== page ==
On a daily basis, health care practitioners are required to collect, use, and disclose personal health information of their patients. In addition to policies and training that a medical institution implements, individual health care practitioners have a professional obligation, prescribed by the Personal Health Information Protection Act, and their respective College guidelines, to ensure confidentiality of personal health information. Failure to comply with their legal and professional obligations may lead to disciplinary action by their regulatory College or civil actions for violation of privacy.

Recently, the Discipline Committee of the College of Nurses of Ontario considered the appropriate penalty for a member who had admitted to improperly accessing patient information. In this case, a Registered Nurse employed at the Health Sciences North-Sudbury Outpatient Centre (“the Hospital”) improperly accessed personal health information of multiple patients on multiple occasions including her own personal health information.

The Committee noted that the Member accessed information of numerous individuals including a co-worker, a spouse of a co-worker, and a family member. An audit of the Hospital’s Meditech system reveled the unauthorized access. The Hospital’s policy, titled Protection of Personal Information & Confidentiality, acknowledged that all staff members have a “legal, ethical and at times a professional obligation to protect the confidentiality of personal health information and other sensitive information.” Further, the Policy required that personal health information not be used or disclosed for purposes other than those for which it was collected, except with the consent of the individual or as required by law. The Member admitted that she did not have a professional purpose or proper authorization to access the personal health information.

The Hospital also had a policy that permitted an individual to access her own health records. However, once again, the Member acknowledged that she did not follow the proper protocols. Additionally, the Policy required that all requests and accesses to personal health information be documented. The Member failed to comply with this obligation as well.

In addition to breaching the obligations under the Hospital Policy, the Committee noted that the College of Nurses of Ontario’s Professional Standards provides further guidance and obligations. These obligations include ensuring that each nurse is accountable to the public and responsible for ensuring that their conduct meets legislative requirements and the standards of the profession. More specifically, the College’s Confidentiality and Privacy: Personal Health Information standard requires that Nurses comply with their obligations under the Personal Health Information Protection Act, 2004. This includes a requirement that nurses ensure that personal health information be kept confidential and secure.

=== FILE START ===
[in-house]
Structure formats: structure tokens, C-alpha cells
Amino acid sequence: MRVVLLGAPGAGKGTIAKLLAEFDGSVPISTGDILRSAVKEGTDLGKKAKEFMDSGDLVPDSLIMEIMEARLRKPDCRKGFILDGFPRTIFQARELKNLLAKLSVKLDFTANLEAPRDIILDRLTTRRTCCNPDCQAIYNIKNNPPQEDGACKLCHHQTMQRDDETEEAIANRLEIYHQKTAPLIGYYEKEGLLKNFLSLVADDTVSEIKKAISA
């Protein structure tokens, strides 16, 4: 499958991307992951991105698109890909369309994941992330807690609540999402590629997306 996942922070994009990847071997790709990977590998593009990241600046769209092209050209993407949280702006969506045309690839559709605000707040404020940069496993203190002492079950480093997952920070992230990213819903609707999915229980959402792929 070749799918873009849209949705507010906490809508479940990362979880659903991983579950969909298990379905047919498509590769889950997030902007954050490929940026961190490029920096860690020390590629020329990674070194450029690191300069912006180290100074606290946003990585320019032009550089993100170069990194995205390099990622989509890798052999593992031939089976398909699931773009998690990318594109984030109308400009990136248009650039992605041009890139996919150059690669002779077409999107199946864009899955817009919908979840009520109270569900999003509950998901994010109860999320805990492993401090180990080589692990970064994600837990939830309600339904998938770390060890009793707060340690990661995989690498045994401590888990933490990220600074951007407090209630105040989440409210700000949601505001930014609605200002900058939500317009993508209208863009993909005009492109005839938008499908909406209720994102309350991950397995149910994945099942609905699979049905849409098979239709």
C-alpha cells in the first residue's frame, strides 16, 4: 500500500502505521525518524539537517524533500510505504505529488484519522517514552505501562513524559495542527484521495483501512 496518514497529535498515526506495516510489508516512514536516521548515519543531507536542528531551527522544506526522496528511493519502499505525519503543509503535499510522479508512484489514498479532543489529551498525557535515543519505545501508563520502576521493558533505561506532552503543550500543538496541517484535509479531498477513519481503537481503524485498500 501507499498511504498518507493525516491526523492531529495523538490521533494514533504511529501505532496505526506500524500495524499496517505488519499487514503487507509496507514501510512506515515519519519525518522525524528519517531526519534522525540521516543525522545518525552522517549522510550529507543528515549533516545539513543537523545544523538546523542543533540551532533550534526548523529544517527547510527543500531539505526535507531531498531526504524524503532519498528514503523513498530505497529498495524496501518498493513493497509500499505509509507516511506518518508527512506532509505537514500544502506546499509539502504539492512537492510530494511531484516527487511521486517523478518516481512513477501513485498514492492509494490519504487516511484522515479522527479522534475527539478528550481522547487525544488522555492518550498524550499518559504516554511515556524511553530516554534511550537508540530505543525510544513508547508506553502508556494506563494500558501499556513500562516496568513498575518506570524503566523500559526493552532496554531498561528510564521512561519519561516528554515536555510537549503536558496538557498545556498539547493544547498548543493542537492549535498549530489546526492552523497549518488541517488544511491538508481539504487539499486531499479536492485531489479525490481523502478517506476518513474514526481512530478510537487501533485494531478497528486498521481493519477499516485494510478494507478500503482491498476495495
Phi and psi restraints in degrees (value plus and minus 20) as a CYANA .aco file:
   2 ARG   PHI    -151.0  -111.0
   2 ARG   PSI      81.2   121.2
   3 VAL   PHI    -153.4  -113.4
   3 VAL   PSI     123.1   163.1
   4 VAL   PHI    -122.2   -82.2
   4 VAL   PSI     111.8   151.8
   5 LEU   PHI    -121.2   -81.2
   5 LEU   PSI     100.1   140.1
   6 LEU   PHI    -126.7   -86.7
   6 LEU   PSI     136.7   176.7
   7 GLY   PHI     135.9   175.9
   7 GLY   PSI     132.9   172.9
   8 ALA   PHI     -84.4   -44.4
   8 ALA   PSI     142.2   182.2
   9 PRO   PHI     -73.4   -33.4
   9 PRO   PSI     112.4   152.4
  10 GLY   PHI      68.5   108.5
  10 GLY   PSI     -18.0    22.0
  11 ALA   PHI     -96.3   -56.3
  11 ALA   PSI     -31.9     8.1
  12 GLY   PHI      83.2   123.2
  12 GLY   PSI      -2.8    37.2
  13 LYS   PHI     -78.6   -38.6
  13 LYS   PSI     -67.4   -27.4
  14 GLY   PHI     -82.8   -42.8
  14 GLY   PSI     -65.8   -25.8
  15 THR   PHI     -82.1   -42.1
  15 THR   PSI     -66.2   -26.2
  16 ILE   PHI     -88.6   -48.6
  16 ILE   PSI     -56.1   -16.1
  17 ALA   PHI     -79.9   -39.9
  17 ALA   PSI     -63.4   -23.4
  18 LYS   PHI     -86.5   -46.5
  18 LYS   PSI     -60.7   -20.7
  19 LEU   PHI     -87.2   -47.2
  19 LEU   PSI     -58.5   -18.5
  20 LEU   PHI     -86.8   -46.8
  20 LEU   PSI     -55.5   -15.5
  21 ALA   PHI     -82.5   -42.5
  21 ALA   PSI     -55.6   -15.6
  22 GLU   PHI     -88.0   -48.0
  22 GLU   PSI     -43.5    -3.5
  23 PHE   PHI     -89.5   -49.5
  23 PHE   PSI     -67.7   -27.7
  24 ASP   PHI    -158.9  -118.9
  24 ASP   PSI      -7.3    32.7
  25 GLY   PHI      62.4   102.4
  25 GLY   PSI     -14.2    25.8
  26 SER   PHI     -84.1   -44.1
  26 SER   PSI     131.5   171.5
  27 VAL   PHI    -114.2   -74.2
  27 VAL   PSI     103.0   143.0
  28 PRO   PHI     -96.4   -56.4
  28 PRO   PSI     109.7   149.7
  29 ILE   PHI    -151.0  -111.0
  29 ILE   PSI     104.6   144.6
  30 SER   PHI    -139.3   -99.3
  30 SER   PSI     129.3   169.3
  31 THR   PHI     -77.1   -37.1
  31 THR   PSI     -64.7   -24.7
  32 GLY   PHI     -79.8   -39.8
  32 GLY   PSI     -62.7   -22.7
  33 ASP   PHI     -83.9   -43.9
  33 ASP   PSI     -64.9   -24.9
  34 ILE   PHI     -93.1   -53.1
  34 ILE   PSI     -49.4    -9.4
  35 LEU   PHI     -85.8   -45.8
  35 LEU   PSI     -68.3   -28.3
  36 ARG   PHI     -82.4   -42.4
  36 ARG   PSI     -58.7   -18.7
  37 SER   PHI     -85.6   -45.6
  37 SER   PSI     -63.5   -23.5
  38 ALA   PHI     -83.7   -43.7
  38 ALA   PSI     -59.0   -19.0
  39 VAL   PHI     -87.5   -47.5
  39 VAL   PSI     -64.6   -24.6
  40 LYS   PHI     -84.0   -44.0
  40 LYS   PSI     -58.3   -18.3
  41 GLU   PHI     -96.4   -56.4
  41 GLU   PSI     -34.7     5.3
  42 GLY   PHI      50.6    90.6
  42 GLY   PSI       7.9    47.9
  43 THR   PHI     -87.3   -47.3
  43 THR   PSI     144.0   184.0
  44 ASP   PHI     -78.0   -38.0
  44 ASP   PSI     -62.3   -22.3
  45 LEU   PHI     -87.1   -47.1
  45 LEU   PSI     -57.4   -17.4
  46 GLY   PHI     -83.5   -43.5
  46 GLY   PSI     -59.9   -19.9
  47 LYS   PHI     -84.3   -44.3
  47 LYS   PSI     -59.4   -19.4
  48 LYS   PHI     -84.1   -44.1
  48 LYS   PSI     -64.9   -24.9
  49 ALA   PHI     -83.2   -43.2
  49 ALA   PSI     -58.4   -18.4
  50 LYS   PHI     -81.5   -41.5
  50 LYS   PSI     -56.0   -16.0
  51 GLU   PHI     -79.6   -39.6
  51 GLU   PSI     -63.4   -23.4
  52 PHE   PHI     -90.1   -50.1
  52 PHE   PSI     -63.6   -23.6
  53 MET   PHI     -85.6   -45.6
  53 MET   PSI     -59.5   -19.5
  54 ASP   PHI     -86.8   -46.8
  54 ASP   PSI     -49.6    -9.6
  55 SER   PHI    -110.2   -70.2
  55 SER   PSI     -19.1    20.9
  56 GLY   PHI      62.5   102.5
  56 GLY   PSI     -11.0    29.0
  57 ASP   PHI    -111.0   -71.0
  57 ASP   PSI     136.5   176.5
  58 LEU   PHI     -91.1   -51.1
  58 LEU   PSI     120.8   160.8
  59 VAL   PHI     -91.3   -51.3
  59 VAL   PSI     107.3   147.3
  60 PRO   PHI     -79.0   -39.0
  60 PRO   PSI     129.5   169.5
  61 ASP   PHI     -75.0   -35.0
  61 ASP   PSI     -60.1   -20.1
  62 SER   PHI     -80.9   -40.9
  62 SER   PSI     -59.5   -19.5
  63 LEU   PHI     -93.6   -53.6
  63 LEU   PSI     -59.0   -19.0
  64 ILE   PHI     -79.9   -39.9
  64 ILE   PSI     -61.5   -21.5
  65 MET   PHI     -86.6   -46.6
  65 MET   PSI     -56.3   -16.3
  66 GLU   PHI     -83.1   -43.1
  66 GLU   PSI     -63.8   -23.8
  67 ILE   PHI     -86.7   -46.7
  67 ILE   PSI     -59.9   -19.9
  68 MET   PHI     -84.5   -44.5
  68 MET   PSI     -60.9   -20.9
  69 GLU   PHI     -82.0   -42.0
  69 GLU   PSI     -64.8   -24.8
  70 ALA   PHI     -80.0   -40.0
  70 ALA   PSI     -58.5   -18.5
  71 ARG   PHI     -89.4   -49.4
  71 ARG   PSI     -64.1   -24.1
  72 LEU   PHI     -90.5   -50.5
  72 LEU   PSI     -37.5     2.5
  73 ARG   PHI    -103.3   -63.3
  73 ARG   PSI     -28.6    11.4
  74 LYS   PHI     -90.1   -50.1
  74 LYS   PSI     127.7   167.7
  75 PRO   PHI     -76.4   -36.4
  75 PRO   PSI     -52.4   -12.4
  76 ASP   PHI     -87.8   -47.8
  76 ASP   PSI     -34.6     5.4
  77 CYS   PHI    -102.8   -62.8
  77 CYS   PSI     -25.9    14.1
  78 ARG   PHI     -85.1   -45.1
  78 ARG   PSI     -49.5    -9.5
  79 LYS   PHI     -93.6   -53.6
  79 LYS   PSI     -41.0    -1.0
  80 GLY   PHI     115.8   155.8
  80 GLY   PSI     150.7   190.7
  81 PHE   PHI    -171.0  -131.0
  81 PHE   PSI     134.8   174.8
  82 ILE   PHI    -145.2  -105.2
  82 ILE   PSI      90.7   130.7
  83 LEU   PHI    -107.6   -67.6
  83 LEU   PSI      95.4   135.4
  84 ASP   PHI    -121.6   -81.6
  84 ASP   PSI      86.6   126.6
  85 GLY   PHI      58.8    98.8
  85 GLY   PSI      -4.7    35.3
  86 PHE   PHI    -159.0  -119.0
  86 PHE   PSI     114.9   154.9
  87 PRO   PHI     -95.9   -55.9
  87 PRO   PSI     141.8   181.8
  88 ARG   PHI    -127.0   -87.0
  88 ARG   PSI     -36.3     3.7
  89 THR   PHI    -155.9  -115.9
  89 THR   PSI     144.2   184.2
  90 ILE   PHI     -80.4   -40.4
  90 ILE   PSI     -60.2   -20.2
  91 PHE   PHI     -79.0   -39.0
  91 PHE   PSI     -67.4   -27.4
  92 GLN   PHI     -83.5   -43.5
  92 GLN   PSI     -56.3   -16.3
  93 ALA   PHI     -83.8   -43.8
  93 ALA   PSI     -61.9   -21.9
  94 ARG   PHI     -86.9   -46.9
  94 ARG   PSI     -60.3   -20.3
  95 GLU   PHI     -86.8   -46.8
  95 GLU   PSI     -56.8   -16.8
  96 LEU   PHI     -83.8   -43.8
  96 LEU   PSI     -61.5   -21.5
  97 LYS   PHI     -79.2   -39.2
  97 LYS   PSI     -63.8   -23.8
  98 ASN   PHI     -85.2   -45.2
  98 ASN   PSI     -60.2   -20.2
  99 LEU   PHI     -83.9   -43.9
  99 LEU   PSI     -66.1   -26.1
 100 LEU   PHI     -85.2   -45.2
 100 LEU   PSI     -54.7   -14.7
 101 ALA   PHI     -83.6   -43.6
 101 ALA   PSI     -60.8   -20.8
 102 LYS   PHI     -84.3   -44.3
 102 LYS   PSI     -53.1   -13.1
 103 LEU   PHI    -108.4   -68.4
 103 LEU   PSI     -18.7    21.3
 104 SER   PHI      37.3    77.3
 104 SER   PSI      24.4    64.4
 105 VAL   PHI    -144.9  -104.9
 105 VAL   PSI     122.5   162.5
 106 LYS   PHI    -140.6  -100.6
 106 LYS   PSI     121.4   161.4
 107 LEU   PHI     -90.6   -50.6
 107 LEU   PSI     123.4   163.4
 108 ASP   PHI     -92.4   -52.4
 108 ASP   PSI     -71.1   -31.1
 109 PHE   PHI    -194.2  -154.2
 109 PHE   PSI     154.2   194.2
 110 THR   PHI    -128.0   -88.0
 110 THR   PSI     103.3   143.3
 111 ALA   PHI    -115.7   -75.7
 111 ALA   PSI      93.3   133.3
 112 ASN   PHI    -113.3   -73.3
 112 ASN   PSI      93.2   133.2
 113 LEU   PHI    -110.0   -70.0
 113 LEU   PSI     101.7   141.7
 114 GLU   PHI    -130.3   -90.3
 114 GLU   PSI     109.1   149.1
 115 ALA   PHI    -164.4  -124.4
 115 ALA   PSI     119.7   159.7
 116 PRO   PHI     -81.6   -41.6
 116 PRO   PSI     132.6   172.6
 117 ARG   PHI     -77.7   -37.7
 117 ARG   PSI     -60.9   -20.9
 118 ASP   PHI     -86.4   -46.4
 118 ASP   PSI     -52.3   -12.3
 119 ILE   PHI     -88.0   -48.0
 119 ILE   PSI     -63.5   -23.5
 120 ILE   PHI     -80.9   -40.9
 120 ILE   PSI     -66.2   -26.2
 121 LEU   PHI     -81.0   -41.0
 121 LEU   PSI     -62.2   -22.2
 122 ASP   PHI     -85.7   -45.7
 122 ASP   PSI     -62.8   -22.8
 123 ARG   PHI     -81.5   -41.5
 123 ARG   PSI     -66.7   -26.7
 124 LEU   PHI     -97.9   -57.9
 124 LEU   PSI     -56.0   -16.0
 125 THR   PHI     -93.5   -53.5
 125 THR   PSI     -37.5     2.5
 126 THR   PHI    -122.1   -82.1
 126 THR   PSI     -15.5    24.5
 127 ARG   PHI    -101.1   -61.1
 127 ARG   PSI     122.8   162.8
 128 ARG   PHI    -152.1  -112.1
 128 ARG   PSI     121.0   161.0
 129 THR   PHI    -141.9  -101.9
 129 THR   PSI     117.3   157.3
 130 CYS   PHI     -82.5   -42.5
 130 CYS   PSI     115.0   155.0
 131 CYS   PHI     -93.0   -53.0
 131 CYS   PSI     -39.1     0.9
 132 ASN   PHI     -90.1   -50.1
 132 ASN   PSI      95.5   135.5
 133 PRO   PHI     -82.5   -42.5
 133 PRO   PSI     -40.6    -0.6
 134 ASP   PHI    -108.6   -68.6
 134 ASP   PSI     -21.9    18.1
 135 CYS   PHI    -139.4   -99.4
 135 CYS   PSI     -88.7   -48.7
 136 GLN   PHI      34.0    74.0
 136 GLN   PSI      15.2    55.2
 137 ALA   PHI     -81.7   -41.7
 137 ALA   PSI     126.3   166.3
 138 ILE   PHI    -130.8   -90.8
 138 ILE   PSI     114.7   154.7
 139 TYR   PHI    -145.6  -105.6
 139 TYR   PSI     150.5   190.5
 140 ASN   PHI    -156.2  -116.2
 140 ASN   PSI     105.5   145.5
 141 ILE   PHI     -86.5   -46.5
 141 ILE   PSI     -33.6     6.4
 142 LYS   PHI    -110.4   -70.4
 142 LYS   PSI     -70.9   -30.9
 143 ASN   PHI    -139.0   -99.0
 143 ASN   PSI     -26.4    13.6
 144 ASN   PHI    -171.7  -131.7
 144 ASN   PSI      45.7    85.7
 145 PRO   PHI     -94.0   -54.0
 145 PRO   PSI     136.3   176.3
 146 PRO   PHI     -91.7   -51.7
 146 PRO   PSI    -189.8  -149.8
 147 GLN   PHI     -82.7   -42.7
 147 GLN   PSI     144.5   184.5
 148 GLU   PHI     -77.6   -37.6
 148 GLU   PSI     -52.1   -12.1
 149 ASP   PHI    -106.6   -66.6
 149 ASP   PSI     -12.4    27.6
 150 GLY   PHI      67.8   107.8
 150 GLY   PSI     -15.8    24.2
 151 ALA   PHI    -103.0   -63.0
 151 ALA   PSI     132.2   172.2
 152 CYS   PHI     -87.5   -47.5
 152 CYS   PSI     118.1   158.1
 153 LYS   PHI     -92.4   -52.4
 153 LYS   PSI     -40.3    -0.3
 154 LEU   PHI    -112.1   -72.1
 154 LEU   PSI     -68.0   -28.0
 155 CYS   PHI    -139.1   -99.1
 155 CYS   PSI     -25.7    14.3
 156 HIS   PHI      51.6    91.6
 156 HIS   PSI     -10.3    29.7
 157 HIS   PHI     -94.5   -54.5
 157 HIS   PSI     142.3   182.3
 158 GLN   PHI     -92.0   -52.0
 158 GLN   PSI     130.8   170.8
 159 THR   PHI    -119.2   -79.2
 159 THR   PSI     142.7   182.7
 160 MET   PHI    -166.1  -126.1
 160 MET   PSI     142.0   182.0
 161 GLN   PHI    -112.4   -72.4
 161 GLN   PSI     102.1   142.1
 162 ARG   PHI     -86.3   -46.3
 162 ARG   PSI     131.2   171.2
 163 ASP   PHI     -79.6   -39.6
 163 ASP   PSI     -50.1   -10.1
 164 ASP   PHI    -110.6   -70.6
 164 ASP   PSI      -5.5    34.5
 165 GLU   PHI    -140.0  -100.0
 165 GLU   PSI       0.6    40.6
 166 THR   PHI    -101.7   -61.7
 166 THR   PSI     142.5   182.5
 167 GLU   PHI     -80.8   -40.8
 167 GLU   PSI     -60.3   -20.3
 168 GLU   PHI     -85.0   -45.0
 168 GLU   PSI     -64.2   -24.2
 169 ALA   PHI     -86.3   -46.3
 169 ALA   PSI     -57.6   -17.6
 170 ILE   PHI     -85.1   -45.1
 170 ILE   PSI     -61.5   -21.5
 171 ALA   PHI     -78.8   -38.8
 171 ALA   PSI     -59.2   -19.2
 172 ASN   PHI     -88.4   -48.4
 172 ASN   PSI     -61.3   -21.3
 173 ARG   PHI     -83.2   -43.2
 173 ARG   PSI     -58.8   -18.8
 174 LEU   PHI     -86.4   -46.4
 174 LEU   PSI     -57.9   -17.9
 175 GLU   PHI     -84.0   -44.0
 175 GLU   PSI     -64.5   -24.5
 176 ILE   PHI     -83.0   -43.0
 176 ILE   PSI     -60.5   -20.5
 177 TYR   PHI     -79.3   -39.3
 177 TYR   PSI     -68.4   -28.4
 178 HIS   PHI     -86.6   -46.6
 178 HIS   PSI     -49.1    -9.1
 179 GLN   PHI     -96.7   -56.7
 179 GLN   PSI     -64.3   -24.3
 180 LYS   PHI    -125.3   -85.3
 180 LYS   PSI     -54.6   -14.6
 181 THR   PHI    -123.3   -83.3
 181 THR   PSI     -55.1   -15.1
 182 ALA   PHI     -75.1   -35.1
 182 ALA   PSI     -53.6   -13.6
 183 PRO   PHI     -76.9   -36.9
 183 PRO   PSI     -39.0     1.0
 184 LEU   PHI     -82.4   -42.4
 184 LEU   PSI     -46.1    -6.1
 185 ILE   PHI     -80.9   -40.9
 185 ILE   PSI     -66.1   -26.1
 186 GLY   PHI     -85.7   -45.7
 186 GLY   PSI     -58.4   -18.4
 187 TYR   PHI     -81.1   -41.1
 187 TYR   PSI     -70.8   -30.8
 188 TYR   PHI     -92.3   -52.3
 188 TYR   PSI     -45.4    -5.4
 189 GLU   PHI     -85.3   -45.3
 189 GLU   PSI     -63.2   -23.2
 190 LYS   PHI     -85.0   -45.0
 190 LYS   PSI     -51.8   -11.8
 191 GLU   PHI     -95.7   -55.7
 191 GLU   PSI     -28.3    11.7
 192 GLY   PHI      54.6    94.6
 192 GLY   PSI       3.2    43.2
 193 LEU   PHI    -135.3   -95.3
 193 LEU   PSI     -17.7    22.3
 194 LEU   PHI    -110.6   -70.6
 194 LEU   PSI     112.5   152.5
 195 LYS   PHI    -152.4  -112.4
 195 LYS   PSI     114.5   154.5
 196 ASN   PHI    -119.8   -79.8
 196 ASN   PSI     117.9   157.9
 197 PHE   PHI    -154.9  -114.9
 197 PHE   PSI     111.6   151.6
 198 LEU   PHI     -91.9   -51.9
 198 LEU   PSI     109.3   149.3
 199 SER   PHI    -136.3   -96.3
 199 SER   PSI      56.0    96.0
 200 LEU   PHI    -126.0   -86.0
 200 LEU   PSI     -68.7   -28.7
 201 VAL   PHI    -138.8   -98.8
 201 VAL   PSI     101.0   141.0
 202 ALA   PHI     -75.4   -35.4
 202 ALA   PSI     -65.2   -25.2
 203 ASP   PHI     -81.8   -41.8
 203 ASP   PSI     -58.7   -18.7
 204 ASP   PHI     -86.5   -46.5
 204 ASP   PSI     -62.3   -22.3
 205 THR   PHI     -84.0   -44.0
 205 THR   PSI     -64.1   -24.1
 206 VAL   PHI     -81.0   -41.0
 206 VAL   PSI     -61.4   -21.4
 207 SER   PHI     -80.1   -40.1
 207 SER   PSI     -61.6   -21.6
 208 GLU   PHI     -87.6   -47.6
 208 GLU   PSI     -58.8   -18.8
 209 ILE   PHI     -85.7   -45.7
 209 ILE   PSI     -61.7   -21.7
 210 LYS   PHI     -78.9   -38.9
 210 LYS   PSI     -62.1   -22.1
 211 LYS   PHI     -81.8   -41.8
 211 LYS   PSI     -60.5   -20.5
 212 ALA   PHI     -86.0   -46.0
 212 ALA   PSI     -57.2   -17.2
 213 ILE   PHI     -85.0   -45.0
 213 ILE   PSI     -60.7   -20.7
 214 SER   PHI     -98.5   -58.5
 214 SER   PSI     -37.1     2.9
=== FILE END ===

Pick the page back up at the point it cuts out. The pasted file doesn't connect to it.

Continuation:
In deciding the appropriate penalty, the College found that the mitigating facts were (1) the Member had been a long standing member of the College; (2) there was no previous discipline history with the College; (3) there was an admission of misconduct by entering a plea and avoiding a hearing; (4) the Member had accepted responsibility; (5) the Member cooperated with the College; and, (6) the Member attended the hearing. In contrast, the aggravating factors included (1) the Member’s actions were not isolated and there was a breach of trust; (2) the Member accessed five different patients’ personal files including her own; and, (3) the access had occurred over a five-year time span.

There was a Joint Submission for penalty which as accepted by the Committee. The terms included a three month suspension of the Member’s certificate of registration; a requirement of meeting with a Regulatory Expert to discuss the incidents, the professional obligations of nurses, and the consequences of the misconduct; as well as a requirement that for a period of 12 months after the Member returns to practice, employers must be made aware of the decision. 

Regulatory Colleges consistently receive complaints regarding a member’s failure to preserve the personal health information of their patients. Although there are instances throughout any given day that a privacy breach may occur at a medical clinic, individual health care practitioners must take an active role in determining what actions are permitted within the course of their employment and what actions will result in a potential regulatory proceeding. When unsure, a practitioner should consult with the privacy officer at their place of employment; contact their College for guidance; or, contact legal counsel to identify the extent of their obligations. Although a disciplinary action is not analogous to a civil action brought by a patient, such an action may tarnish a professional record.  

See College of Nurses of Ontario v Church-Labrie, 2020 CanLII 45992 (CanLII)


  • Laura Emmett

    Laura has set herself apart as a leader in the legal profession and insurance industry. She has won so many professional awards that we had to lease more web site space to list them all.